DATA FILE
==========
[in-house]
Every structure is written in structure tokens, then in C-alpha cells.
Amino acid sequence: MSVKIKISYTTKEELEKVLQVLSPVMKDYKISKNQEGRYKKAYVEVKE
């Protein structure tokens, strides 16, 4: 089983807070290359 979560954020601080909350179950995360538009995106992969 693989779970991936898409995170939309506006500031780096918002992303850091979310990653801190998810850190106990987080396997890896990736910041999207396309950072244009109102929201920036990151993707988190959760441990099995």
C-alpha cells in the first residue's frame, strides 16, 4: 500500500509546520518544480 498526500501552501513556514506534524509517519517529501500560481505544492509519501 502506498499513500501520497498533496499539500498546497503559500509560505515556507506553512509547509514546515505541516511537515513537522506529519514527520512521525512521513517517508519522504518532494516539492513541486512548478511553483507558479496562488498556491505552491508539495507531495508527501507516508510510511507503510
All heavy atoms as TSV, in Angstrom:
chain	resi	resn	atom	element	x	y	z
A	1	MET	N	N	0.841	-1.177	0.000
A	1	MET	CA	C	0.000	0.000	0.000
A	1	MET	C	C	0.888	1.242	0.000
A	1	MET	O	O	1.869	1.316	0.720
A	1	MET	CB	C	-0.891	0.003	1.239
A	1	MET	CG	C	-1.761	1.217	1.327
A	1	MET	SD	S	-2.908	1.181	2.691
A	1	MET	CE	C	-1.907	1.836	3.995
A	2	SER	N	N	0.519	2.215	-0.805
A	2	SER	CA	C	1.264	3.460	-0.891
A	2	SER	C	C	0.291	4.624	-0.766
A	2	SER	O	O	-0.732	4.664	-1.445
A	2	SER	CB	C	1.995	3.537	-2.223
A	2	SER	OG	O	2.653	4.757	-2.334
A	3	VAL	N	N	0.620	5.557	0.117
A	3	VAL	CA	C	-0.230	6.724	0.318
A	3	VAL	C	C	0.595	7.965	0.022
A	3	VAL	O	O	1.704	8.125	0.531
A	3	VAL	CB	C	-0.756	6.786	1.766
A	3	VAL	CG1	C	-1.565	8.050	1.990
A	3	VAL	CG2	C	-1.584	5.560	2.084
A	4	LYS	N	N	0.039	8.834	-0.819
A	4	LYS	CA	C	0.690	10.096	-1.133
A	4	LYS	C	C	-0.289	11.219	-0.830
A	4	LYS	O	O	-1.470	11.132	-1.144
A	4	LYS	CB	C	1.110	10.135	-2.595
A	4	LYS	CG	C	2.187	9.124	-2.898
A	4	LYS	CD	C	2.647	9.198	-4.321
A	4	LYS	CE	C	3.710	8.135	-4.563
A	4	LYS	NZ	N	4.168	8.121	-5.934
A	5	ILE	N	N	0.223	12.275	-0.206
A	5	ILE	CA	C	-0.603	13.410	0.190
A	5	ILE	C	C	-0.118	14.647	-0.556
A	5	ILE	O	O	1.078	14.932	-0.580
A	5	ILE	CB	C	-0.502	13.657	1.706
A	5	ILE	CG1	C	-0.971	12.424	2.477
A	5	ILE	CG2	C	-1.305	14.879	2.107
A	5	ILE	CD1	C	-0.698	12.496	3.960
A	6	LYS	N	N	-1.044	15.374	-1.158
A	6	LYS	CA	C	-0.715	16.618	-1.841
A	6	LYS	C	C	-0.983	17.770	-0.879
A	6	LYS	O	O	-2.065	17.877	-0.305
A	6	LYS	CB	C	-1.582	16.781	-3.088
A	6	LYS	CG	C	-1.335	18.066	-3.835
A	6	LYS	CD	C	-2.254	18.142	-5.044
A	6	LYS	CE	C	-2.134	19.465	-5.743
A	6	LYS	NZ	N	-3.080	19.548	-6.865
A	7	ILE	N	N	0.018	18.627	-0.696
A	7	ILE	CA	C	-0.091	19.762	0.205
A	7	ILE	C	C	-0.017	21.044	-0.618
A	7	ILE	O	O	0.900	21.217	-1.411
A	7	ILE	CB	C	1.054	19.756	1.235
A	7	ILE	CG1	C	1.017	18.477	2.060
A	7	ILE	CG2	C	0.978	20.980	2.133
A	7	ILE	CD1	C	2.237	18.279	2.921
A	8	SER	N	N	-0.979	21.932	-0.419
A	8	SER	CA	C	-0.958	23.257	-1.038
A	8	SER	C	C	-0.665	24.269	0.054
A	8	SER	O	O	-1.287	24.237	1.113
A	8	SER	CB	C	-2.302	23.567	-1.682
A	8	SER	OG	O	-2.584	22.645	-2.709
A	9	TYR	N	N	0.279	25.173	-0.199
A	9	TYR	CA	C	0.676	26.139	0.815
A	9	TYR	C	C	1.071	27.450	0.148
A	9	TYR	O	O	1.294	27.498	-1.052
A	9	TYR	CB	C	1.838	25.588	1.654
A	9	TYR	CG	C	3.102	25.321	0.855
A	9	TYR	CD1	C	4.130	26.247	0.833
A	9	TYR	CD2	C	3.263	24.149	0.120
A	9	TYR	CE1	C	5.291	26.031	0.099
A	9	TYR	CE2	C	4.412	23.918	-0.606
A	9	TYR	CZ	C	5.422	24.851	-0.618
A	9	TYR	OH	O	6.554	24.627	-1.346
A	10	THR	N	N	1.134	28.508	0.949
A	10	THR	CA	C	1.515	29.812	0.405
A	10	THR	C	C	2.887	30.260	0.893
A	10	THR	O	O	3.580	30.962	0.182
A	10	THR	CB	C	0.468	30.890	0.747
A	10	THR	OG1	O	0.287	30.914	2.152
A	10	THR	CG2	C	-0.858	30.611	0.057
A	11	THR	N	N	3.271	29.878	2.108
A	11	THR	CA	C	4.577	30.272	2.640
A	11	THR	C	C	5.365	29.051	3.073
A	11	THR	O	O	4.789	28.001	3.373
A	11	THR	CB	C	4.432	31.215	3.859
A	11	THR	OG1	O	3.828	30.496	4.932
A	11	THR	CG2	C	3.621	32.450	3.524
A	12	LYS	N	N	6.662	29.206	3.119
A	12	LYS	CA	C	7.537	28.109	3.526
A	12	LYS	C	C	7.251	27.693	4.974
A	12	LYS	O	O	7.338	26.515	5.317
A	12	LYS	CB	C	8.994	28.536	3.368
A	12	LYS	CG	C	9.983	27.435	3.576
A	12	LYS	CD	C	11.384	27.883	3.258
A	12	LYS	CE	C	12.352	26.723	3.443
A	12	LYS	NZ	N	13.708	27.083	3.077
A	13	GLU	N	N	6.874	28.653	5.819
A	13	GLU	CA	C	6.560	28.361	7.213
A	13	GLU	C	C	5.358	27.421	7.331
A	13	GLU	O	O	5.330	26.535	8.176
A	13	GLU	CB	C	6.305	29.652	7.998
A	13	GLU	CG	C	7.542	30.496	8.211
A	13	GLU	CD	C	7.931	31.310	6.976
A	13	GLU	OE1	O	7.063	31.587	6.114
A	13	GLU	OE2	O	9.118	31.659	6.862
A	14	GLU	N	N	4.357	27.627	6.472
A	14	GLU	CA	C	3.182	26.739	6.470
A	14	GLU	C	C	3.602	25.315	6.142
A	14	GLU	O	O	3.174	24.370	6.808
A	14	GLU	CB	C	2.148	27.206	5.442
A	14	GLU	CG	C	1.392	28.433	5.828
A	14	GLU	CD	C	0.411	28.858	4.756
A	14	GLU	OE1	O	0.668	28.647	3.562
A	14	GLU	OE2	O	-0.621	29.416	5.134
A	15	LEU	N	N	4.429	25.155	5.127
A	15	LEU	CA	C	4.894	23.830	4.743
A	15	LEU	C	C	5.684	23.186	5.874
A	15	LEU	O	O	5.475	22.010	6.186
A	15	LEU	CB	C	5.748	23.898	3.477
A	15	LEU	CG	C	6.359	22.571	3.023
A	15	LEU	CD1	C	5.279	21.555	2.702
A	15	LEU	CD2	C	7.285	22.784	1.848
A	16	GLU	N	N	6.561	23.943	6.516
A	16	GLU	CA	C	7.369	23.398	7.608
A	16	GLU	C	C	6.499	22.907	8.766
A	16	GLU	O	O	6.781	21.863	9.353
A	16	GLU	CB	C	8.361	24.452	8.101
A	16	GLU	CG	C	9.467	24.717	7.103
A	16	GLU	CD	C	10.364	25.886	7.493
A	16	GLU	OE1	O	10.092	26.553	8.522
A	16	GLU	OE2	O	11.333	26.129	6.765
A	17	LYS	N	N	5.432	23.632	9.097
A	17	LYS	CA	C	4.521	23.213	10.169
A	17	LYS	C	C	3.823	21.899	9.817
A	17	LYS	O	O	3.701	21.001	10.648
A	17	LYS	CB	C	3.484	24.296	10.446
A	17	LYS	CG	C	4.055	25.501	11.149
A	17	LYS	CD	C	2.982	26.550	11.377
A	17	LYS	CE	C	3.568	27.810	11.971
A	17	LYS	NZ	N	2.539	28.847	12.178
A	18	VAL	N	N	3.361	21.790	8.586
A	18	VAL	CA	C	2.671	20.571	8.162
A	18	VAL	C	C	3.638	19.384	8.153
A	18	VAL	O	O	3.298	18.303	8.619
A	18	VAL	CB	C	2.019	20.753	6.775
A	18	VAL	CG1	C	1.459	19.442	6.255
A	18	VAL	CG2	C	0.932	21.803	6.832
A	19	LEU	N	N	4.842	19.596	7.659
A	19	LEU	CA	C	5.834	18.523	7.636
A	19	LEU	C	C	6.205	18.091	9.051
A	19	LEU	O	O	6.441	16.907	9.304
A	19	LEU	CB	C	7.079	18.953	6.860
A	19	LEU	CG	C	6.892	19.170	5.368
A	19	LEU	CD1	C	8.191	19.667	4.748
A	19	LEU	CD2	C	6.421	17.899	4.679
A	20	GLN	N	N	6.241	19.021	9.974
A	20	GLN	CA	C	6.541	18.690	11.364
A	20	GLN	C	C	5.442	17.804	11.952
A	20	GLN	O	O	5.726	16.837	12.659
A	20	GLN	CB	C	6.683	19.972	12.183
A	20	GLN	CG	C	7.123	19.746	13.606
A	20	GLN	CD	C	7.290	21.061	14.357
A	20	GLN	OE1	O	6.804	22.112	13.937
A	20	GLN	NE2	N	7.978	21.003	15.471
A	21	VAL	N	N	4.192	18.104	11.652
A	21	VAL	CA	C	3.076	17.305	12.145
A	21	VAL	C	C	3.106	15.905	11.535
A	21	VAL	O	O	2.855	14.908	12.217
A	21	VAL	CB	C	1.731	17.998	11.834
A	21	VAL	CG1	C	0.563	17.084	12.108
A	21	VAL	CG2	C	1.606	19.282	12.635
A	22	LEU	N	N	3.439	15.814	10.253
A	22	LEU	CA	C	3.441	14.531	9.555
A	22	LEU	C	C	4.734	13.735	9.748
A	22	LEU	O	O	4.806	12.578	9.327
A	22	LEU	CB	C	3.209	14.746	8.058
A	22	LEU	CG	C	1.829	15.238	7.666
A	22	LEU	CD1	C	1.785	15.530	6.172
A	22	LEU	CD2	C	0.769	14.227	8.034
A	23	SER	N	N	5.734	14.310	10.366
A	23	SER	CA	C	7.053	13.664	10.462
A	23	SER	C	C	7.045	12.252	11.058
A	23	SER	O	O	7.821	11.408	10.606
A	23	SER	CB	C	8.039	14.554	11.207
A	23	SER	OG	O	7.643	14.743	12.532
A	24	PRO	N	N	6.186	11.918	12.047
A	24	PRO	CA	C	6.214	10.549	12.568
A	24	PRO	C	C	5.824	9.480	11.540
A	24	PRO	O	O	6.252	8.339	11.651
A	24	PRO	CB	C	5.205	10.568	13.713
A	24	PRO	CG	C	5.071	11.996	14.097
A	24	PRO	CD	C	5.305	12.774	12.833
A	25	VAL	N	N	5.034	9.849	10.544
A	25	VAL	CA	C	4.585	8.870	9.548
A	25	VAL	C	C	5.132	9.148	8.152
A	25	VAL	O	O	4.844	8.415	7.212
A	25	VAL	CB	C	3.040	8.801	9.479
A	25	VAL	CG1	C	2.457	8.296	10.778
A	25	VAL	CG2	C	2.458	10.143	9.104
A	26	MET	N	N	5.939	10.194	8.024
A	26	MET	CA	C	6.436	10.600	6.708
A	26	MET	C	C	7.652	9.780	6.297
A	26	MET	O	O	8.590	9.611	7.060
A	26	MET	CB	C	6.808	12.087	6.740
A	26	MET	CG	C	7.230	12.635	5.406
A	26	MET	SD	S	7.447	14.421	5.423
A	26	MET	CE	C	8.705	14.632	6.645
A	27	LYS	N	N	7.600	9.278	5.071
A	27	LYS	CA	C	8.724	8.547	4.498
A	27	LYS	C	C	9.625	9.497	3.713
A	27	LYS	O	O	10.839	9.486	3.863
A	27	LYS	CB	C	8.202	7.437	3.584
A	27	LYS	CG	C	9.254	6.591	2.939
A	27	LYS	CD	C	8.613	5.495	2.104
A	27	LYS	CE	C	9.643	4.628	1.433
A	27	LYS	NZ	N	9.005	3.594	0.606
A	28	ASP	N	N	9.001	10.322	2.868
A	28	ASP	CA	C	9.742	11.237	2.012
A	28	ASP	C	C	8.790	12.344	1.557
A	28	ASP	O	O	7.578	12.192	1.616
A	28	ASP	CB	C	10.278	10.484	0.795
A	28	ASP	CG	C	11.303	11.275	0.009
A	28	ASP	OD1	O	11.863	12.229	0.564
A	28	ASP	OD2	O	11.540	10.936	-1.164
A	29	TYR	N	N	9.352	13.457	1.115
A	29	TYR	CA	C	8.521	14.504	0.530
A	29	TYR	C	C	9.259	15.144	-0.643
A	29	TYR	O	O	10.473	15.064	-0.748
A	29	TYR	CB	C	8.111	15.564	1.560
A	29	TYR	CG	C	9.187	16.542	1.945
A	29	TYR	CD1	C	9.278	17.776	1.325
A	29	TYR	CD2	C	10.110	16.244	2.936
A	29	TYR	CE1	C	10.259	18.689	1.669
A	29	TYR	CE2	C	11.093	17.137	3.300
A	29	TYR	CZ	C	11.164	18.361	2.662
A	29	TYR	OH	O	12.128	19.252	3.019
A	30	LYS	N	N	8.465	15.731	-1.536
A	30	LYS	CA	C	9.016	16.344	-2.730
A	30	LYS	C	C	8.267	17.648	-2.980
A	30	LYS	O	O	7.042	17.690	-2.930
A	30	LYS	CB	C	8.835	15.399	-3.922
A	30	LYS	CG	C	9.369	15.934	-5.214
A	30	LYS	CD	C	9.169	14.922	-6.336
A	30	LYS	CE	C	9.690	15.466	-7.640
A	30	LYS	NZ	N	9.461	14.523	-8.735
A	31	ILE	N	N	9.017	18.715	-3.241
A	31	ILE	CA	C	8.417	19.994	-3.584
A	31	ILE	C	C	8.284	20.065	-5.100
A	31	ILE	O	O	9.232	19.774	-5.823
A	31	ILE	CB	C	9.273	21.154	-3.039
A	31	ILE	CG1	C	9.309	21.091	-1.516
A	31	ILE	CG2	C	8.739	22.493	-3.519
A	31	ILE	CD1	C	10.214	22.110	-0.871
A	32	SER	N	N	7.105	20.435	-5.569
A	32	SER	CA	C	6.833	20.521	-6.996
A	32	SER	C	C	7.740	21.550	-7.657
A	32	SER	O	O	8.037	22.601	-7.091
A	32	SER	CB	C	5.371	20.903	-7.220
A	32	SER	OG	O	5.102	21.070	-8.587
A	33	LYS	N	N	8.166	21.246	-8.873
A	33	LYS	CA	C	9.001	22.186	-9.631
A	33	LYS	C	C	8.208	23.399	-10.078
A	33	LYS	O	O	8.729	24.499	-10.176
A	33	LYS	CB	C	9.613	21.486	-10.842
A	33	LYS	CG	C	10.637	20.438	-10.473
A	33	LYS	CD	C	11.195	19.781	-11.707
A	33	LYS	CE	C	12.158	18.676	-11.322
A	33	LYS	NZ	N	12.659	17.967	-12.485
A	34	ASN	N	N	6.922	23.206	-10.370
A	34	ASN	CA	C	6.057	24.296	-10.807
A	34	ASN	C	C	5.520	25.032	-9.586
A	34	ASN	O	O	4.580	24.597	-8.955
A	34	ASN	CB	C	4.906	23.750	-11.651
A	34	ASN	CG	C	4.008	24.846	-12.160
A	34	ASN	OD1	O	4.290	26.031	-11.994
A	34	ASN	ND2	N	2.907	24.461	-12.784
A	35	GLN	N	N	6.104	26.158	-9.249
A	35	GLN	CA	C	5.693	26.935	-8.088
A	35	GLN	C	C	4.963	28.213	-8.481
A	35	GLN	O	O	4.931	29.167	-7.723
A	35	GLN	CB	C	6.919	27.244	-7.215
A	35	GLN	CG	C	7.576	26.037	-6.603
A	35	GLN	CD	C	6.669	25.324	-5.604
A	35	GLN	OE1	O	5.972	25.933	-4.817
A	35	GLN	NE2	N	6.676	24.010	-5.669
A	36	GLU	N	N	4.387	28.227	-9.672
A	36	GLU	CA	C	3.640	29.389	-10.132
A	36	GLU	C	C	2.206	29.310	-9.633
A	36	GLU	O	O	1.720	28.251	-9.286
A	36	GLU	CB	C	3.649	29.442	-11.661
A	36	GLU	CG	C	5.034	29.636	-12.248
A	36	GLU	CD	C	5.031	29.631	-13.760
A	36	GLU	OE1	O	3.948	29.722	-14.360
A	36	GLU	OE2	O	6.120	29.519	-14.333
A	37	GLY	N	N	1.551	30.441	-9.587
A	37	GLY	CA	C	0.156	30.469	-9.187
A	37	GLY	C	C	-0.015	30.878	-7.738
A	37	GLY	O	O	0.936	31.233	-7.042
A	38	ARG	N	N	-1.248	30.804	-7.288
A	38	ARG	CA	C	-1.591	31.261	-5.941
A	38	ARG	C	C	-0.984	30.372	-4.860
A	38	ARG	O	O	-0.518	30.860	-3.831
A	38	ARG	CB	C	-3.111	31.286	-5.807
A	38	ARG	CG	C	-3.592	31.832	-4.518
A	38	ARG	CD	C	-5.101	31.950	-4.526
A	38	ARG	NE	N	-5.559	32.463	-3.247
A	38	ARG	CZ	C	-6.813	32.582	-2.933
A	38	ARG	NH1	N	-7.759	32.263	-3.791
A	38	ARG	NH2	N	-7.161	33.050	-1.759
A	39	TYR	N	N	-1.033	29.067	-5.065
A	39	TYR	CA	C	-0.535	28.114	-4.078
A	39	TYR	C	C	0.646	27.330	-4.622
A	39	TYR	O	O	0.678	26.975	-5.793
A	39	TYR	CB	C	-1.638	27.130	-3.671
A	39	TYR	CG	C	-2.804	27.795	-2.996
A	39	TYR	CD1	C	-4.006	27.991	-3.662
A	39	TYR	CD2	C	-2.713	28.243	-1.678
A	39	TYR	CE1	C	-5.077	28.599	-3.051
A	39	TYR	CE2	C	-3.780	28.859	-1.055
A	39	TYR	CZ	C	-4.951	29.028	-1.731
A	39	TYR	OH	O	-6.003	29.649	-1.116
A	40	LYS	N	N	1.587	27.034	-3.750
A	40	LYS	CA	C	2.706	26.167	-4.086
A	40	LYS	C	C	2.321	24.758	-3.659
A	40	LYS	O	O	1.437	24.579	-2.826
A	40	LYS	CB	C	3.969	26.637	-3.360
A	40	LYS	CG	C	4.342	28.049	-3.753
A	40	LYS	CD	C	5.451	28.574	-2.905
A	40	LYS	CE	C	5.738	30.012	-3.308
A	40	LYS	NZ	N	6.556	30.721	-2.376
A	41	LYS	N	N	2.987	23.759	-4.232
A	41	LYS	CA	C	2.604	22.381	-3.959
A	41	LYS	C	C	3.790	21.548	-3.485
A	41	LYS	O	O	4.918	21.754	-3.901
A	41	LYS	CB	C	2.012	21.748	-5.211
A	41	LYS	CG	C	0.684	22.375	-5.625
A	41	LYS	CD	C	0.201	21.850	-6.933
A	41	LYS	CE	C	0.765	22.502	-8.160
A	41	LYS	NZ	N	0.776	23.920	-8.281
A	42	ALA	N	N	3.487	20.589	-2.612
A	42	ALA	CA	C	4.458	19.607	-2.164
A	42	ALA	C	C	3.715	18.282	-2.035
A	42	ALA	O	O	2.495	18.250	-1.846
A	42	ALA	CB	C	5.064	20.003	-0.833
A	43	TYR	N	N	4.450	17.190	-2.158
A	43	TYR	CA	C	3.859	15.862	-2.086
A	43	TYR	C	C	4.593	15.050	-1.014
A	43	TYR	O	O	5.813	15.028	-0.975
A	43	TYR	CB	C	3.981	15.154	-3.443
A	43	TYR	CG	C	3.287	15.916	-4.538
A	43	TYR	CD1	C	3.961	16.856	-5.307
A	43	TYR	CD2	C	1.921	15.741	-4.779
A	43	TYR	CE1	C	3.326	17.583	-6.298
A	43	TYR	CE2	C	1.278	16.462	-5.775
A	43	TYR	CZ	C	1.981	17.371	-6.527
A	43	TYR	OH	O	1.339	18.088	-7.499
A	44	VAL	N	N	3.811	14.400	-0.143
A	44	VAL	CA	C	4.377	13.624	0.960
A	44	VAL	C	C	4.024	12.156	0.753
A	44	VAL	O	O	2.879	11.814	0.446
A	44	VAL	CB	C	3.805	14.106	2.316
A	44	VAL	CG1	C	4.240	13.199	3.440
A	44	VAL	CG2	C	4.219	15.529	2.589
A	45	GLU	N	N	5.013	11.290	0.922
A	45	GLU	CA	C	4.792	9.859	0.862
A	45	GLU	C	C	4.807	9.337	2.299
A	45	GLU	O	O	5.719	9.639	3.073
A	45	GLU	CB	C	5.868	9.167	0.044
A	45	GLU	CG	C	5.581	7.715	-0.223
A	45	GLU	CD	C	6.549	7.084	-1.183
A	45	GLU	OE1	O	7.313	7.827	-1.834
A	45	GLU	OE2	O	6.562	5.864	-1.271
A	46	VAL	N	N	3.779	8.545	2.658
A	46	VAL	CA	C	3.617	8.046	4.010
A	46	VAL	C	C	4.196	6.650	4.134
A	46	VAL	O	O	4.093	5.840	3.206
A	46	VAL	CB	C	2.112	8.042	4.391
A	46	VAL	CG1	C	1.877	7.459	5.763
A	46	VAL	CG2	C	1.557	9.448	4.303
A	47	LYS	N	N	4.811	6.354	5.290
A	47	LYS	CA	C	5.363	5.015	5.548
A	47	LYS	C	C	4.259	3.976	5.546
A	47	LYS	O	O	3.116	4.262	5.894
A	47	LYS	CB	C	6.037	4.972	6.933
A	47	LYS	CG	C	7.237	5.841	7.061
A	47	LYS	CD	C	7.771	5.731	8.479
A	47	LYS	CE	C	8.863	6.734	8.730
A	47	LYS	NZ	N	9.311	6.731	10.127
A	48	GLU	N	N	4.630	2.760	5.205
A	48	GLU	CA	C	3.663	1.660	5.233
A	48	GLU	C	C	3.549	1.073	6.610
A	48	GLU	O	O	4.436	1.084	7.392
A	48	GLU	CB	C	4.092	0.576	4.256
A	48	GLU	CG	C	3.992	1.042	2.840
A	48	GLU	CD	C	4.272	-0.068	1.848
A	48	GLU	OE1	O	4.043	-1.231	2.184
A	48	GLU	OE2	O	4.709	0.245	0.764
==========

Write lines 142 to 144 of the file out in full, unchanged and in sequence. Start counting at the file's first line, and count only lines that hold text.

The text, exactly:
A	17	LYS	O	O	3.701	21.001	10.648
A	17	LYS	CB	C	3.484	24.296	10.446
A	17	LYS	CG	C	4.055	25.501	11.149